Three ways to make sure you’re talking sense on student numbers, tuition fees and all that

Want to make sure your comments are grounded in solid evidence when talking about the impact of tuition fees on students numbers and the like in England? Prefer evidence that stands up to a little basic scrutiny over that which falls apart the moment you apply a critical rather than a closed partisan mind to it? Then there are three things to remember.

The number of teenagers is falling

With the number of teenagers dropping, simply talking about absolute numbers risks being very misleading. Just because the raw numbers are down, that doesn’t mean the proportion of teenagers doing something has fallen.

In fact, it’s quite possible for a higher proportion of teenagers to be doing something and for the raw totals to be down. (That is just what has happened with some of the figures over the last couple of years.) Simply reporting the latter without mentioning the former would be misleading. And you don’t want to be that, do you?

So keep an eye on the percentage of teenagers or school leavers and not just the raw totals.

Applications are not the same as acceptances

Data about application numbers come out ahead of offers and acceptances, which in turn comes out ahead of data about the number of people starting courses, let alone the number finishing. So it’s understandable that application data gets a lot of attention.

But it is only that. Applying to university isn’t what educates people, it’s going to university. Applying to university isn’t what opens people up to new ideas and experiences, it’s going to university. And applying to university isn’t what breaks down inequality, it’s going to university.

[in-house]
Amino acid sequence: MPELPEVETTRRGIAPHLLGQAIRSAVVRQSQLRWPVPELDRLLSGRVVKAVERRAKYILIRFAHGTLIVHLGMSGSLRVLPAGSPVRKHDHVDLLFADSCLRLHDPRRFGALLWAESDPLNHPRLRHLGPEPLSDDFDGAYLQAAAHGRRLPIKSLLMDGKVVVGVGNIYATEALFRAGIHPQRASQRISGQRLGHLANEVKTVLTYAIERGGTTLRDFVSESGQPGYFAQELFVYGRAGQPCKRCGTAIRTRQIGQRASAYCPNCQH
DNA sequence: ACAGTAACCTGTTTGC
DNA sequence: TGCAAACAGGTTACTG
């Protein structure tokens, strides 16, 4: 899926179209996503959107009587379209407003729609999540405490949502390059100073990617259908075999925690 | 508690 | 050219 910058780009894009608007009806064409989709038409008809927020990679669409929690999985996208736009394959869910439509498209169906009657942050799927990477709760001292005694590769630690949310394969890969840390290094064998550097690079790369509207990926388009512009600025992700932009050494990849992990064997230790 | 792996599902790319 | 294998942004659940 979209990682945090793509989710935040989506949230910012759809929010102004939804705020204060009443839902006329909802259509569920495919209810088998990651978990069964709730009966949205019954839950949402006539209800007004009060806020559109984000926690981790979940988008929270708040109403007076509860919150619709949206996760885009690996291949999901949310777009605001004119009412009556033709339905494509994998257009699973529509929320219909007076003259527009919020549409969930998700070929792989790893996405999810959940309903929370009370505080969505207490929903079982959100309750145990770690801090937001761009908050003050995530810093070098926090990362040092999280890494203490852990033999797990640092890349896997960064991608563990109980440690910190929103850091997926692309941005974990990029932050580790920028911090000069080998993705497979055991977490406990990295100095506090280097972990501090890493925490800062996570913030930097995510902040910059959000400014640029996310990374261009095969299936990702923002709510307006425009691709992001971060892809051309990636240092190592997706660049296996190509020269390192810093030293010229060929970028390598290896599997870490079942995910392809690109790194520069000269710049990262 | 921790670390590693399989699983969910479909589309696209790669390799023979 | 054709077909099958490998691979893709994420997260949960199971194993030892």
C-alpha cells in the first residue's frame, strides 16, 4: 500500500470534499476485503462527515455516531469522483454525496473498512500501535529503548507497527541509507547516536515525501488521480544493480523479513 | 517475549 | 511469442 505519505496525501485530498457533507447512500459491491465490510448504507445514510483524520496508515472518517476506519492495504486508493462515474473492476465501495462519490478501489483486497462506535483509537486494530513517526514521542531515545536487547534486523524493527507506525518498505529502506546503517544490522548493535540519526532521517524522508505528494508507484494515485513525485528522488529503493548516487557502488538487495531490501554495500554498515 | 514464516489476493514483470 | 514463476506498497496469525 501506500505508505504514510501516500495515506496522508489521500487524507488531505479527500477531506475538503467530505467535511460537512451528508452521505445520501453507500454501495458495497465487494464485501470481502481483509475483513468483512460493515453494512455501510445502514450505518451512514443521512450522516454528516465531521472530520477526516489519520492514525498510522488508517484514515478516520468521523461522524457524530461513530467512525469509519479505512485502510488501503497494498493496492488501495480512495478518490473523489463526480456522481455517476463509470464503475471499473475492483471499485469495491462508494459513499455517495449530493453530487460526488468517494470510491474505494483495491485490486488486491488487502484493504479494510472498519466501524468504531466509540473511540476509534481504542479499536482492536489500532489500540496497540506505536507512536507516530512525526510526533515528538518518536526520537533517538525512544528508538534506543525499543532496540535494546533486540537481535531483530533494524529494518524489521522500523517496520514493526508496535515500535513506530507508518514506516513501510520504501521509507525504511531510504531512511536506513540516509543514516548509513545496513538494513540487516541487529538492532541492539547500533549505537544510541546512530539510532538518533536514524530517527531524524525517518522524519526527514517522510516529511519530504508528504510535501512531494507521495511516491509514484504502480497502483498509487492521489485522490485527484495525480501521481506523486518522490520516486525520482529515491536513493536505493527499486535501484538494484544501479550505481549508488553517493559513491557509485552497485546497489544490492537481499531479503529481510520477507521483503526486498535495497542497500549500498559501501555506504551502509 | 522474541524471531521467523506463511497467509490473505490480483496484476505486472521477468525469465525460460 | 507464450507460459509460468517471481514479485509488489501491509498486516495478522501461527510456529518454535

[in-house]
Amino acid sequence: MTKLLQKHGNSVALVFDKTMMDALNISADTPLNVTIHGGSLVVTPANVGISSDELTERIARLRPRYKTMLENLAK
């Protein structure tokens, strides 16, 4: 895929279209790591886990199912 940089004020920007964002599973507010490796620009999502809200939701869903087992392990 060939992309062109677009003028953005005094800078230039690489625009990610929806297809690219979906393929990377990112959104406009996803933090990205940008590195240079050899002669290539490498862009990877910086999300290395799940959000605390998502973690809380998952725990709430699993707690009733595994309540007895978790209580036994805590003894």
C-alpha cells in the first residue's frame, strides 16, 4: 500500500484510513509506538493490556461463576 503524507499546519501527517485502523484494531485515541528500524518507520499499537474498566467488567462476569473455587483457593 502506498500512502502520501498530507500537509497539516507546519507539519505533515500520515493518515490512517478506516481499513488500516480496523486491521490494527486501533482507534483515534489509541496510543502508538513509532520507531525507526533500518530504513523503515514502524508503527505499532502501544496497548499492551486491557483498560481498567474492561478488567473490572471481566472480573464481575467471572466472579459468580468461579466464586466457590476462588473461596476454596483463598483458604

Applications data is interesting; university attendance data is what matter when it comes to the futures for individuals, society and our economy.

Don’t confuse application data with how many people are getting a university education.

Mature students are not the same as teenagers

Don’t assume that what the overall figures say is happening is true about teenagers. There are more than enough mature students to if to be possible for the overall figures to say one thing and for something different to be happening to teenagers.

Indeed, a very broad-brush description of what is happening to university applications is that applications from teenagers have held up but from mature students have fallen (remembering to factor in #1 above and, ahem, ignoring #2). It’s the latter which depresses the overall figures, yet the rhetoric about the overall figures is often applied as if it is true about teenagers when in fact it isn’t.

Yes, being accurate does matter

These aren’t just theoretical points. Taking #1 and #3 into account turned on its head what the figures released around the start of 2012 really showed – and of course #2 also means those figures were given more attention than they deserved.

There is actually a fourth, more general, point to bear in mind too: the new tuition fees system is rather complicated, most obviously evidenced by it not being a system of up front fees, yet the widespread prevalence of that very phrase in online comments about it. So it’s well worth taking some time to (try to!) understand how it really works. This film from Martin Lewis rather good on that.

UPDATE: For a good example of how important it is to remember the changing population levels, see Stephen Tall’s post.

2 responses to “Three ways to make sure you’re talking sense on student numbers, tuition fees and all that”

  1. Should we be worried about the fall in the number of mature students, given that the new regime created by Vince Cable is more helpful to mature students than Labour's?

    • Yes, we should be. Often mature students make a lot more of their studies, since they are experienced, better organised and know exactly what they want to do and why they want to do it. There are lots of students between 18-25 who are doing great, but I'd like more people not to see uni straight after school as a default option, and get some experience first while making up their mind what subject is really worth (for them personally) spending three years on. Mature students often represent a really good investment (in terms of time, personal effort and money). (edit: for themselves, I hasten to add – but for society, too).

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